Small Business Administration:

Status, Operations, and Views of the Certificate of Competency Program

RCED-86-120BR: Published: Apr 14, 1986. Publicly Released: May 15, 1986.

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Pursuant to a congressional request, GAO reviewed the Small Business Administration's (SBA) Certificate of Competency (COC) Program, focusing on: (1) the development of overall program statistics; (2) the procedures used to determine the capabilities of COC applicants; (3) the basis for SBA COC decisions; (4) SBA procedures for monitoring COC contractor performance; (5) comparisons of contractor performance on COC and non-COC contracts; and (6) contracting officers' views of the program.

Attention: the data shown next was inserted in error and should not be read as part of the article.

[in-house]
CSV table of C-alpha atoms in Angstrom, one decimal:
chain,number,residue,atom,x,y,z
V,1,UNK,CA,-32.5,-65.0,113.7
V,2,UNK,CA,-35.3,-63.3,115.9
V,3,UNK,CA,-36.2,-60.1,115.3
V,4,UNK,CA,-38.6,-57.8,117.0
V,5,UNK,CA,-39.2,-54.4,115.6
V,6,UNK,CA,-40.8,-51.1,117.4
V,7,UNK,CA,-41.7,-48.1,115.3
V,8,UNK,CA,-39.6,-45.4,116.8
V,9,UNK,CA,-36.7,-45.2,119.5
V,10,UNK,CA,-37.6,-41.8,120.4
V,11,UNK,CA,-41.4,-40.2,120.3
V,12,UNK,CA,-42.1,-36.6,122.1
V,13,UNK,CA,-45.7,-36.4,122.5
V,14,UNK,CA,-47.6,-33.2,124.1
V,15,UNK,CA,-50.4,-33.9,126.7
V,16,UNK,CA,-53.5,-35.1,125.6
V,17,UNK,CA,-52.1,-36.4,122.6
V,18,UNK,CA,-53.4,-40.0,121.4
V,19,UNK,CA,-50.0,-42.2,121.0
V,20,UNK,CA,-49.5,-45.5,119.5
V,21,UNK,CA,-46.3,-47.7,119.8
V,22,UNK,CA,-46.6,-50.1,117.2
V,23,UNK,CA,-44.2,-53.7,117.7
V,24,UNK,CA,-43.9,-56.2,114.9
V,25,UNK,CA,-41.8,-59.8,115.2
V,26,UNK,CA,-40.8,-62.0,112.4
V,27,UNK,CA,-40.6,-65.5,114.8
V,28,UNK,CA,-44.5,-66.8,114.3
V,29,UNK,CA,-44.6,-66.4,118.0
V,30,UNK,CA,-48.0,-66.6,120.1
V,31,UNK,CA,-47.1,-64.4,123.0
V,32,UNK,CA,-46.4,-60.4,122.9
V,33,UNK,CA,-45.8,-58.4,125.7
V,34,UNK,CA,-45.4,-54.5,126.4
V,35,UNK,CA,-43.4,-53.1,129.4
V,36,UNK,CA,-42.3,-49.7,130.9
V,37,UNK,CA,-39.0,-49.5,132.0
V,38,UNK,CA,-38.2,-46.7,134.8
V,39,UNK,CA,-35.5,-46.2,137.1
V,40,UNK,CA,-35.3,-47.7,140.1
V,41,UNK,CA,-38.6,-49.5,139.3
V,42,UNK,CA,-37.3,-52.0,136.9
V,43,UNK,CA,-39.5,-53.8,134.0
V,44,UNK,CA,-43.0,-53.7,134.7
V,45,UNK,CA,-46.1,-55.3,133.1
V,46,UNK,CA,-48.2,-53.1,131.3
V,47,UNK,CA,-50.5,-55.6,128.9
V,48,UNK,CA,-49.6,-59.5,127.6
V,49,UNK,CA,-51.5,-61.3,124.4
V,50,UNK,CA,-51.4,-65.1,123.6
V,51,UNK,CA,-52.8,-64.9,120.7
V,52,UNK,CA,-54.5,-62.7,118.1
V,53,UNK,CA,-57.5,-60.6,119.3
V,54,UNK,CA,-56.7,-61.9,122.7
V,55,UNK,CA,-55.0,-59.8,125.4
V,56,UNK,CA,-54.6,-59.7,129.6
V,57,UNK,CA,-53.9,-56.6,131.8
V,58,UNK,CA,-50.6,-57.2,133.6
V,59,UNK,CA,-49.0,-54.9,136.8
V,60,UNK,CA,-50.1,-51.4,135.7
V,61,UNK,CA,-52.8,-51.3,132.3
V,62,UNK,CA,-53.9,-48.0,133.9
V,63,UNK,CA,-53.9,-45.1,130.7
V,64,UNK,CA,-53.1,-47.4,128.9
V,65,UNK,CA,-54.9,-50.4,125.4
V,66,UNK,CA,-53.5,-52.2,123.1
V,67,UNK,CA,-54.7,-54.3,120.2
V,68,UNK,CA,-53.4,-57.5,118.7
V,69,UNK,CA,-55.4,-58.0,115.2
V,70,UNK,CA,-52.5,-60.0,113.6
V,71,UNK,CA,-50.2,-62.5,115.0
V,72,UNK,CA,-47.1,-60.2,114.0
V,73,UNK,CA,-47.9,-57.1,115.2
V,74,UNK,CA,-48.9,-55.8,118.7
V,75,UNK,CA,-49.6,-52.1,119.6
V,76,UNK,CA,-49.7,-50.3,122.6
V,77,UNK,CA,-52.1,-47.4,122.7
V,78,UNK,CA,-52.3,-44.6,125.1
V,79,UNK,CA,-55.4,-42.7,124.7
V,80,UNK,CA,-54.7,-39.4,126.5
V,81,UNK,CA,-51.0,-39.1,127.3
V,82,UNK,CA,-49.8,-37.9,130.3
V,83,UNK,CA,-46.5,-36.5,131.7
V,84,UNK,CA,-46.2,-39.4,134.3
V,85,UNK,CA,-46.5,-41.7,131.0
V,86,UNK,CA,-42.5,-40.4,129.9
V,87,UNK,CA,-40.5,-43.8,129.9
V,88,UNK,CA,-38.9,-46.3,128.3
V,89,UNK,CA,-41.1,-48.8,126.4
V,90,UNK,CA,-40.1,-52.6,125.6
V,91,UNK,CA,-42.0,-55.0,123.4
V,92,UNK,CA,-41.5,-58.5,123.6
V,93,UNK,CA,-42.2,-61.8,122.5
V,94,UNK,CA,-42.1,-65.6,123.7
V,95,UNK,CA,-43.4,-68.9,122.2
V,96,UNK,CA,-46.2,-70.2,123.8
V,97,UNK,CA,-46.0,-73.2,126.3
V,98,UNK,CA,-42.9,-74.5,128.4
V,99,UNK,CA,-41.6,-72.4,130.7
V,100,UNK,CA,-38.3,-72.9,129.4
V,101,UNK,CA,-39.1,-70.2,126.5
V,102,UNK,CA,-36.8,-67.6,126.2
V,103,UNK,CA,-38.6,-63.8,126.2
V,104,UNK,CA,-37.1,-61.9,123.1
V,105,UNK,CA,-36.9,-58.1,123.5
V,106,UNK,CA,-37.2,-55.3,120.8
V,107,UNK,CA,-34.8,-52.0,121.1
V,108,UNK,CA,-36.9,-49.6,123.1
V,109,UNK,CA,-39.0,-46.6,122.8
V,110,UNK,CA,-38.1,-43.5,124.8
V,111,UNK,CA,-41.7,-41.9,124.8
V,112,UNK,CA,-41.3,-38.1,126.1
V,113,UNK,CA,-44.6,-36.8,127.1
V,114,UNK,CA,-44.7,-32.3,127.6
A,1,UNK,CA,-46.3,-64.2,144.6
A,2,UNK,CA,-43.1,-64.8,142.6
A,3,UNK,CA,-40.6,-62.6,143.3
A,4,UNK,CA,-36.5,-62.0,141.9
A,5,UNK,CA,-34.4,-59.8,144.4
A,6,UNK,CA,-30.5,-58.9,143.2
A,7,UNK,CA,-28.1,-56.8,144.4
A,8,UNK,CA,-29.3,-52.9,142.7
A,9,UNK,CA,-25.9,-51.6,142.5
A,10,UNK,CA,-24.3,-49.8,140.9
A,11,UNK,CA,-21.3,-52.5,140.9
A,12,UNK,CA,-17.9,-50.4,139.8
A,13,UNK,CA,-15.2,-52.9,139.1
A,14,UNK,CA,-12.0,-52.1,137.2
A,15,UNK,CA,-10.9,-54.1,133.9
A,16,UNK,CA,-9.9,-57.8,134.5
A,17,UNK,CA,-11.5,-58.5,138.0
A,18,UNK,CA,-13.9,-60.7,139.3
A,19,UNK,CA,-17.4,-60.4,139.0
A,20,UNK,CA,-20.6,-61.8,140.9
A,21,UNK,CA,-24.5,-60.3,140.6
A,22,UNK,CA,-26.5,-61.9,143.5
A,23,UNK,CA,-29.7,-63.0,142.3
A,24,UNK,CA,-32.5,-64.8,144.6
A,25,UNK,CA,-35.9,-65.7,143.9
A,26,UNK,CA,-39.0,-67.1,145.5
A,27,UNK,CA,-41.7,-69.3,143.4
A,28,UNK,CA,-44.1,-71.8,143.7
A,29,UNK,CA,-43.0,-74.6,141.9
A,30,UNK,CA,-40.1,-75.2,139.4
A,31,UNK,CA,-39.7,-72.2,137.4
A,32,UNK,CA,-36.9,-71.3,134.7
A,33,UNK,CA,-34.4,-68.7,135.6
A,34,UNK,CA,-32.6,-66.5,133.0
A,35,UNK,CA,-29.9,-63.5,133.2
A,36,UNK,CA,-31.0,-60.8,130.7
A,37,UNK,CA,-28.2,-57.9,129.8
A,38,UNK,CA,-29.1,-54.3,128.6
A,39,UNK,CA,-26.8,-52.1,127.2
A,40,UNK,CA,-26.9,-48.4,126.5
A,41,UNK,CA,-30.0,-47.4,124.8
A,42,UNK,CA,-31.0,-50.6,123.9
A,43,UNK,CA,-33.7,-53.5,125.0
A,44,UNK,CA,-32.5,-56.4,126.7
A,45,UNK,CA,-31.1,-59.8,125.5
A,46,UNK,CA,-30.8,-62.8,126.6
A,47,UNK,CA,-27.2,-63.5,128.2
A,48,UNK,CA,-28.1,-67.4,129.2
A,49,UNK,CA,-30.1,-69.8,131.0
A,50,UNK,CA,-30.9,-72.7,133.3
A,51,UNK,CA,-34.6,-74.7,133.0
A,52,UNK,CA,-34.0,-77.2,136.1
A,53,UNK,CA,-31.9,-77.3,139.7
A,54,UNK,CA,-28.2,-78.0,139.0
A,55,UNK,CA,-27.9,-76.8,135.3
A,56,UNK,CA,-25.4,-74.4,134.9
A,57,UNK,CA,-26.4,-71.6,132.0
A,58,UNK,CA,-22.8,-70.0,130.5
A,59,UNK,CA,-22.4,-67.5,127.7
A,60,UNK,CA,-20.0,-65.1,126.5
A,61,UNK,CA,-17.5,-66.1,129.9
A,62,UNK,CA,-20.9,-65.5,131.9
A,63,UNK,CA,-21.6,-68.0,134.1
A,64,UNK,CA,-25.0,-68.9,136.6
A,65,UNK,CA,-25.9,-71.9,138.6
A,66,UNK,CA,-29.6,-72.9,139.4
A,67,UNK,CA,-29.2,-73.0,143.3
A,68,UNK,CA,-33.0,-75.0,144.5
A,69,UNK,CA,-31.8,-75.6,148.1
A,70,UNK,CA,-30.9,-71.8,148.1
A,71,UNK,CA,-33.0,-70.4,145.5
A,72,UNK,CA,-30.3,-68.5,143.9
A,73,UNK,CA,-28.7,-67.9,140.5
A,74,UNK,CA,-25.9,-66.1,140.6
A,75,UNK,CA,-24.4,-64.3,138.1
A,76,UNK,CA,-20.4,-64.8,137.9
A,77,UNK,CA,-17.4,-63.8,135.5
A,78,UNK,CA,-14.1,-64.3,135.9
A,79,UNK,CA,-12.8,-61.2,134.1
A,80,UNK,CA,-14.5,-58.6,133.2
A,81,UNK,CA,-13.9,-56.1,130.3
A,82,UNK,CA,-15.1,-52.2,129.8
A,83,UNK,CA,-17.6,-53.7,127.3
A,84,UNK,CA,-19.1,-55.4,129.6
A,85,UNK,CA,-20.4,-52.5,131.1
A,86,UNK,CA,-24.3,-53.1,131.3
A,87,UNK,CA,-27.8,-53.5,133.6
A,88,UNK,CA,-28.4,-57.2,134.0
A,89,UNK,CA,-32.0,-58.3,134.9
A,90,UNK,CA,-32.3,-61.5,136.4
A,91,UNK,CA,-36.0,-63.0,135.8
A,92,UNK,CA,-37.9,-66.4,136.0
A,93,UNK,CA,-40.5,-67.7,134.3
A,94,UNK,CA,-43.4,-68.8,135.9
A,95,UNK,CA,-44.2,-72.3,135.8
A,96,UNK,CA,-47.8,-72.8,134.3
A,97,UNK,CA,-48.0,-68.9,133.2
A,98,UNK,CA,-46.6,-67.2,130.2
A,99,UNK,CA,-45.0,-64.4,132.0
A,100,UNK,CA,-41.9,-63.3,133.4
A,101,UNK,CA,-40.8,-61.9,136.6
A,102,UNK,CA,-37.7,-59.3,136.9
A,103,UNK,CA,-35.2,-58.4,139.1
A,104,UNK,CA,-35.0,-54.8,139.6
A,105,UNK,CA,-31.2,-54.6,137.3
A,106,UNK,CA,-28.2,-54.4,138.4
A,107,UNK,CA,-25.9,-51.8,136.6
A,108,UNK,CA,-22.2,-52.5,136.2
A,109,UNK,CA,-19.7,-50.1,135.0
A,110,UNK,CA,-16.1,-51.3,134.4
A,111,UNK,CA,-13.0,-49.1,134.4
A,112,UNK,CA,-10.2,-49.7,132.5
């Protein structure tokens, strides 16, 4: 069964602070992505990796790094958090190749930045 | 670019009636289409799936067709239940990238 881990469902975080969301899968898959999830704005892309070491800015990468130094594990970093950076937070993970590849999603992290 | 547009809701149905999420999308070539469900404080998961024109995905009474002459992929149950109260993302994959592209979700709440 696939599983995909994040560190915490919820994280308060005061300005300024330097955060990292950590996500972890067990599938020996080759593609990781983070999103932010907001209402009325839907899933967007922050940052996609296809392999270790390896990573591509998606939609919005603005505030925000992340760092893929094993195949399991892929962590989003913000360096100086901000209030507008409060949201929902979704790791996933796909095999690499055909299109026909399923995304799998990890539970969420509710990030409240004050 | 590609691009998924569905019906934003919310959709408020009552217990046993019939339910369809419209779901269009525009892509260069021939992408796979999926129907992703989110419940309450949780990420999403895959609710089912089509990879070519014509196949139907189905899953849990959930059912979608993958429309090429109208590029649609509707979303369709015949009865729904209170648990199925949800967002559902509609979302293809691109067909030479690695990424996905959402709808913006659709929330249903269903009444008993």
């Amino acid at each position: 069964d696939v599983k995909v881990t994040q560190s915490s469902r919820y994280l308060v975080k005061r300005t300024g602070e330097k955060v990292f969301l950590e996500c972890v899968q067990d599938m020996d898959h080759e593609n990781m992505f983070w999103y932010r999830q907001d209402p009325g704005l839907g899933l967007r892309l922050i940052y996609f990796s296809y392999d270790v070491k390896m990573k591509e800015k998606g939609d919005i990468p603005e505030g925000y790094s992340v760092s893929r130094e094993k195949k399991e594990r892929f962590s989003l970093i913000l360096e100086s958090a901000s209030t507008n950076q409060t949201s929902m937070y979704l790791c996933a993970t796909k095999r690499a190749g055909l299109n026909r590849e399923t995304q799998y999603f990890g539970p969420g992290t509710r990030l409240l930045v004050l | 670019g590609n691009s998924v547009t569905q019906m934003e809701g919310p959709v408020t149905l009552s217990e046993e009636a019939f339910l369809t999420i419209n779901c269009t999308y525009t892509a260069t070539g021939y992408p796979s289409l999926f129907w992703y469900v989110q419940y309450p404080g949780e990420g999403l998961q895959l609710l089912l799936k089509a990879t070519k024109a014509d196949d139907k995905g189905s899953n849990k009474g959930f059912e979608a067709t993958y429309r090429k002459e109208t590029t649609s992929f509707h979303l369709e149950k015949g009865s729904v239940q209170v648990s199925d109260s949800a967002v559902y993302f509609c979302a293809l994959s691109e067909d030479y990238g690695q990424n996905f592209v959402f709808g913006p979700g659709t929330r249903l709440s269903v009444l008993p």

The COC program is intended to ensure that small businesses, especially new entrants into the federal procurement market, are afforded a fair opportunity to receive government contracts. A responsive small business that has been denied a contract may apply to SBA for a review of its ability to perform the contract. If SBA certifies that the firm is competent, the firm receives the contract and SBA monitors the contract until completion. GAO found that: (1) the annual number of applications increased from 880 to 1,652, with an approval rate of between 50 and 56 percent; (2) SBA procedures for determining a prospective contractor's capabilities are consistent with Federal Acquisition Regulation standards; (3) 83 percent of the certificates issued involved changes in circumstances or information that differed from that available during the contracting agency's review; (4) although no statutory or regulatory criteria exist to guide SBA in evaluating prior performance, and SBA has no established written criteria to make COC determinations, there have been no instances of SBA failure to consider a requirement critical to the referral; (5) SBA has not always performed its monitoring activities in accordance with procedures because of the need for more staff to review the increased number of referrals; and (6) contracting officers stated that, although COC contractors performed as well as non-COC contractors, SBA monitoring activities were not adequate and the program benefited small businesses but not the government.

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